Tag Archives: Live & Learn

Morning Reveries

A Chinook arch hangs low in the sky above the city.

The temperature rises with the warmth of its breath caressing the air.

The sun hides behind the arch.

I sit at my desk listening to piano music softly playing in the background, my fingers resting lightly on the keyboard of my laptop. Thoughts skitter through my mind like the squirrels leaping from tree branch to tree branch outside my window. The warm winds have cajoled them out of their nests. They run across the snow. Play chase in the trees and bushes.

On the far side of the river, the water runs freely in a slim channel under that hugs the shoreline.

Outside my window, on this side of the river, there is only the stillness of ice stretching out from the river bank.

The river lies quiet in the morning.  The ice clings to the cooler temperatures of night. Its surface is a glassy expanse of smooth ice and granulated snow blocks backed up against gravel bars that stretch out from the abutments beneath the bridge.

Morning has broken. Day has begun. I want to cling to the soft, cloying blanket of sleep. To remain cocooned beneath the covers, my body pressed up against my husband’s back.

Beaumont the Sheepadoodle has other ideas. Morning business calls. His wet nose pushes against my hand lying on top of the covers. He pulls me from my slumber, out into the coolness of the morning.

Day has begun. Morning has broken. The sky hangs low and grey. I stretch my body into the day. Welcome the softness of the air against my skin.

Morning has broken.

I greet the sacredness of this day with a whispered prayer of gratitude.

Morning has broken.

Here I am.

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I am grateful to David Kanigan of Live & Learn who shared a verse from Rainer Maria Rilke, “Part Two XIV,” from Sonnets to Orpheus on his blog this morning. Rilke’s words caressed my mind, stirred my heart into morning reveries.

 

 

Dance child, dance.

Perhaps it is the soft glow of the candle burning on the desk beside me as I type.

Or, perhaps the steady stream of lights passing over the bridge, east to west, towards the busyness of the downtown core.

Or maybe the light from under the bridge dancing on the waters of the river flowing inexorably to some far and distant unseen sea.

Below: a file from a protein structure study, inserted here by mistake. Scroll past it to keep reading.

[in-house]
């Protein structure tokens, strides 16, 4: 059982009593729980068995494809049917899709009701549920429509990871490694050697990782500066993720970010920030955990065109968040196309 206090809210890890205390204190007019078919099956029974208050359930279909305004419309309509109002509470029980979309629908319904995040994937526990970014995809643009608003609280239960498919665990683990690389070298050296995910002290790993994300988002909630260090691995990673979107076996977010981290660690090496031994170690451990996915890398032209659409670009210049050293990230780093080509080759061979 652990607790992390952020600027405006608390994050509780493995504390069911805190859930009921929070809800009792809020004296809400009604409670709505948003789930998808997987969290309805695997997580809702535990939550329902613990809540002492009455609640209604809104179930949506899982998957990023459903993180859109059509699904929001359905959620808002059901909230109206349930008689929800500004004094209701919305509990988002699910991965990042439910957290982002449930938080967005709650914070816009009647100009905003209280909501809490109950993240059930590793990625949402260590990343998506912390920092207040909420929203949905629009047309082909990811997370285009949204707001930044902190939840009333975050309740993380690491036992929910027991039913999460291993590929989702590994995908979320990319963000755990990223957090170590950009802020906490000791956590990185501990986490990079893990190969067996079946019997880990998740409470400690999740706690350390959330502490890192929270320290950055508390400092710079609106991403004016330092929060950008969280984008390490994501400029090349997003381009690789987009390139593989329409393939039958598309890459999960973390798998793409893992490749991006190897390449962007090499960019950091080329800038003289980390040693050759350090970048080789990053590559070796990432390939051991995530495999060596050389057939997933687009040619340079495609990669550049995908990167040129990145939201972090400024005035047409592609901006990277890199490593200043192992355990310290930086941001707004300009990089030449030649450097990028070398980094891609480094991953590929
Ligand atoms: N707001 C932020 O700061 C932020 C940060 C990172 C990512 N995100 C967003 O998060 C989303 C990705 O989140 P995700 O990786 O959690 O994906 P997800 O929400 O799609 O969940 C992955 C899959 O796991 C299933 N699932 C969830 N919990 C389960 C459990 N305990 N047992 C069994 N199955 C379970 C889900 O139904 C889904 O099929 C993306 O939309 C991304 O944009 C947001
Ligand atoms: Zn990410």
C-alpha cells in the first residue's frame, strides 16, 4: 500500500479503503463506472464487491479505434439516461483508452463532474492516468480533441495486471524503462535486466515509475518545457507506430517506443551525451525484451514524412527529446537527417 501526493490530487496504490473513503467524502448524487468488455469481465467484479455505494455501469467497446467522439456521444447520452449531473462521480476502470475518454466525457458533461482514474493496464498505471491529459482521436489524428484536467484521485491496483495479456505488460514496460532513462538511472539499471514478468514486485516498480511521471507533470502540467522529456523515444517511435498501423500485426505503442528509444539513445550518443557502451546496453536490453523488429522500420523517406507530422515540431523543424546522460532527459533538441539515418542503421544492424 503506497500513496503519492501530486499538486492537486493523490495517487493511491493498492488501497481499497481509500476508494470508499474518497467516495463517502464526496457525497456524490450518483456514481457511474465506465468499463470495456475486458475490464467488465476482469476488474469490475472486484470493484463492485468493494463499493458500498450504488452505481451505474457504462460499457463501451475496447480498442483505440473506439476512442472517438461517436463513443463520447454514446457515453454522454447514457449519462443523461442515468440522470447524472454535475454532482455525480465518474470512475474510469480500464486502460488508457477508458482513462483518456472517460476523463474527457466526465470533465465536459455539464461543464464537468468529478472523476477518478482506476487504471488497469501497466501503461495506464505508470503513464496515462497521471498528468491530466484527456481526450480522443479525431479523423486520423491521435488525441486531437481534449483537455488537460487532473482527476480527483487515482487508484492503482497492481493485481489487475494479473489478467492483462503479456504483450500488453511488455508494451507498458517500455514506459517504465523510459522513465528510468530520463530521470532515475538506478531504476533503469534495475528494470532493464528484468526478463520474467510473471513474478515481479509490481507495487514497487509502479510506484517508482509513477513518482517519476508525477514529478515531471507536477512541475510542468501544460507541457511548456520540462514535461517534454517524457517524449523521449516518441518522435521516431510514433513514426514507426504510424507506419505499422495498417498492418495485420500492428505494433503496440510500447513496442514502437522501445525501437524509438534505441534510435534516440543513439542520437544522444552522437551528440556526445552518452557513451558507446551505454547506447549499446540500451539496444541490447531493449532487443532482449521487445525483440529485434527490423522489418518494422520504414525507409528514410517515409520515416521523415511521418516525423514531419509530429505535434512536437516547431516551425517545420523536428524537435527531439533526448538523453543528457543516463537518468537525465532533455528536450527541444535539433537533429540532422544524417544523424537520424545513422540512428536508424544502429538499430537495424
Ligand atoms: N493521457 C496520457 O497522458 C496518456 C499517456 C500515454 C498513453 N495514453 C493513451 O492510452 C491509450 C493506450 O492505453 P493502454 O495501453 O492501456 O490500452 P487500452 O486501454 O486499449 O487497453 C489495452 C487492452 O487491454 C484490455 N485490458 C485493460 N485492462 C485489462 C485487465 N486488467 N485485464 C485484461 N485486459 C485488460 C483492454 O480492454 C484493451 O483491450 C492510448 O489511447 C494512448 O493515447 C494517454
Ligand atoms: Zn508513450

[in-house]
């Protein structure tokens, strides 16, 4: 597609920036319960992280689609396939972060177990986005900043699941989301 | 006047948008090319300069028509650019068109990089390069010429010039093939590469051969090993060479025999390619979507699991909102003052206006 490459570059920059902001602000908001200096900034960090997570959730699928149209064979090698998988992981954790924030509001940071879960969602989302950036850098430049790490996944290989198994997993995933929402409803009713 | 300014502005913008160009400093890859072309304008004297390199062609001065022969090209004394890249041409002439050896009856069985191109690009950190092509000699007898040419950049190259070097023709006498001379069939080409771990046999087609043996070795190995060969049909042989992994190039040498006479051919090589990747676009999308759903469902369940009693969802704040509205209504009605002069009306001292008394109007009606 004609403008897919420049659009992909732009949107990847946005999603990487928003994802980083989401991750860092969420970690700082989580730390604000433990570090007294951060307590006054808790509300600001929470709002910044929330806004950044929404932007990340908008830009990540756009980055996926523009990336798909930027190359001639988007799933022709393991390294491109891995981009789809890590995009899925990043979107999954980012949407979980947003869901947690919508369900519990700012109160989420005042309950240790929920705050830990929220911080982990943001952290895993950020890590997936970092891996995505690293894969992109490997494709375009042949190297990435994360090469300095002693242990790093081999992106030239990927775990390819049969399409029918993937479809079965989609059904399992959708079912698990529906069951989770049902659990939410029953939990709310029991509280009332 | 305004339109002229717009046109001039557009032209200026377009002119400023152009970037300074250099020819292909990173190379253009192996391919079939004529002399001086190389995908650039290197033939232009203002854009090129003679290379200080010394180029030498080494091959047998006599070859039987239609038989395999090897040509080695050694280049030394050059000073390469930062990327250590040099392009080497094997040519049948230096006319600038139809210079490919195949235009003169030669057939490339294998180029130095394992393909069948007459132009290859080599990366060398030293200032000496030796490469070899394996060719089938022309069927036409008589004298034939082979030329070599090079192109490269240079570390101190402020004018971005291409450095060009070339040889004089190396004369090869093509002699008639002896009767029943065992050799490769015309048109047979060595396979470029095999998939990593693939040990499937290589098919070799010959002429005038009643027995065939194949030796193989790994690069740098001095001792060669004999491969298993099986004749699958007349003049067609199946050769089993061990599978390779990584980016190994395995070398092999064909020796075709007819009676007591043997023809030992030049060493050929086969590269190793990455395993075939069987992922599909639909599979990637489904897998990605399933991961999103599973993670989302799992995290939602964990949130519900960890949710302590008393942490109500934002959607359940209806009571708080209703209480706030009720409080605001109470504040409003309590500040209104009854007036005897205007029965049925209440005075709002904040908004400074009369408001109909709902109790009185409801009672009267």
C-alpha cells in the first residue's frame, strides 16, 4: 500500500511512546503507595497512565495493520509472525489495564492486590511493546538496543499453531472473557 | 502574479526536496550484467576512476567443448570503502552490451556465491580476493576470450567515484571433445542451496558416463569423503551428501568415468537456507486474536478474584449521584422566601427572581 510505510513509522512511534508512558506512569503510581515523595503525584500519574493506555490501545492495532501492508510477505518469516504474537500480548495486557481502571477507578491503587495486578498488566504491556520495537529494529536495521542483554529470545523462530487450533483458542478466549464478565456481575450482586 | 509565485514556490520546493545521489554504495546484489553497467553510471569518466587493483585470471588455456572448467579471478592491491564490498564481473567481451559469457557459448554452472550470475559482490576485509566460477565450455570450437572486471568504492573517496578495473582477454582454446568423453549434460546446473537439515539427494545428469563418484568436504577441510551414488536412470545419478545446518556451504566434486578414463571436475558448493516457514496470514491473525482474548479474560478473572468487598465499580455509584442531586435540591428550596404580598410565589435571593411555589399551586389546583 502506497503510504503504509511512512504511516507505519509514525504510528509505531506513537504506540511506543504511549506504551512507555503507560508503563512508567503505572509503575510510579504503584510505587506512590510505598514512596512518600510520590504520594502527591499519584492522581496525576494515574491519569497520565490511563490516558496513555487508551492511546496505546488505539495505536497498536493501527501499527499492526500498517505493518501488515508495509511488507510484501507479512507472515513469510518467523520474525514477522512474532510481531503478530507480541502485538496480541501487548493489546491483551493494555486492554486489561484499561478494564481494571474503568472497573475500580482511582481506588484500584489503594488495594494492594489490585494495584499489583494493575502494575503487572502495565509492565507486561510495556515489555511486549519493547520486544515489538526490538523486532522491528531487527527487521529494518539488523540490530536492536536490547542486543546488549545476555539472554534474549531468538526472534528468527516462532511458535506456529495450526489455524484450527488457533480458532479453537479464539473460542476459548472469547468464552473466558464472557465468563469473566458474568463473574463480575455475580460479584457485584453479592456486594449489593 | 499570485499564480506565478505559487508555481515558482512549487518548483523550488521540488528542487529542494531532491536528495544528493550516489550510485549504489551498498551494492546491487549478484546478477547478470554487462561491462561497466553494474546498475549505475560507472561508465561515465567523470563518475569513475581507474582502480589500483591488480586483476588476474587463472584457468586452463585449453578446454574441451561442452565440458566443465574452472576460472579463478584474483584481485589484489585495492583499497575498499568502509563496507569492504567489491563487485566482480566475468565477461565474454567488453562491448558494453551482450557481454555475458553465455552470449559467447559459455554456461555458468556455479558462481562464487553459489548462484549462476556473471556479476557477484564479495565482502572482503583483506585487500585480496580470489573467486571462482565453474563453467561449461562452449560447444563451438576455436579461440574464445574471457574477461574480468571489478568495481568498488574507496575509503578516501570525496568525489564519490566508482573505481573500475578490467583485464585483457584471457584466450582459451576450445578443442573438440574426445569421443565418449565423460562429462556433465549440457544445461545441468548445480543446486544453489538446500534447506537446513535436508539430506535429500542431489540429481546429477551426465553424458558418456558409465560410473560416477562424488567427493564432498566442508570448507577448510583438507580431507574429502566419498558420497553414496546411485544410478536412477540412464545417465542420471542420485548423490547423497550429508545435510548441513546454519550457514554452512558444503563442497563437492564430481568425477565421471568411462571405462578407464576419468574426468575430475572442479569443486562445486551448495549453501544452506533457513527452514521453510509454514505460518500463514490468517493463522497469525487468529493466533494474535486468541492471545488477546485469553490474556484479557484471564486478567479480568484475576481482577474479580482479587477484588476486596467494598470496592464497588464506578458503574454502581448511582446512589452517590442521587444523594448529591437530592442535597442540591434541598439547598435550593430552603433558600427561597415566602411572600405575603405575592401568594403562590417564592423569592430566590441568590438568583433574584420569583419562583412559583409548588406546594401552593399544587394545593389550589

Or maybe, it is simply the mystical, magical nature of morning.

I awoke this morning, and as happens most days when I sit down to write, I am unaware of the words that will appear, until they appear. My eyes peering into the soft morning glow of dawn easing its way across the sky, I watch the traffic flow, the river dance in the light, the trees stand silent in the lightening dark, and I breathe.

And with each breath, I sink into this moment becoming each moment passing by in one gentle, soothing continuous stream. Time fades away and life flows effortlessly into the gap creating a beautiful song of awakening.

I awoke to poetry this morning. To the dance of words calling me to let go and fall daringly into the mystical grace of nature dancing in wild beauty all around me.

“Dance child, dance,” the music of morning exhorts. And so, I let go and dance.

I hope you join me.

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About the title:  Each week, David Kanigan of Live & Learn shares a post titled “Lightly child, lightly,” in homage to Aldous Huxley’s words from his last novel, Island,

“It’s dark because you are trying too hard. Lightly child, lightly. Learn to do everything lightly. Yes, feel lightly even though you’re feeling deeply. Just lightly let things happen and lightly cope with them. So throw away your baggage and go forward. There are quicksands all about you, sucking at your feet, trying to suck you down into fear and self-pity and despair. That’s why you must walk so lightly. Lightly my darling…”

“Lightly child, lightly”. I love that phrase and co-opted it this morning in the gentle hues of dawn and memory and nature’s beauty awakening to the light.

About the photo:  Every day Beaumont the Sheepadoodle and I walk to the off-leash park just around the bend, under the bridge along the river’s edge and wander its woods and trails. Every day, if I remember to take my phone, I take a photo of something that entrances me in the nature of our walk. This photo is what delighted my senses yesterday.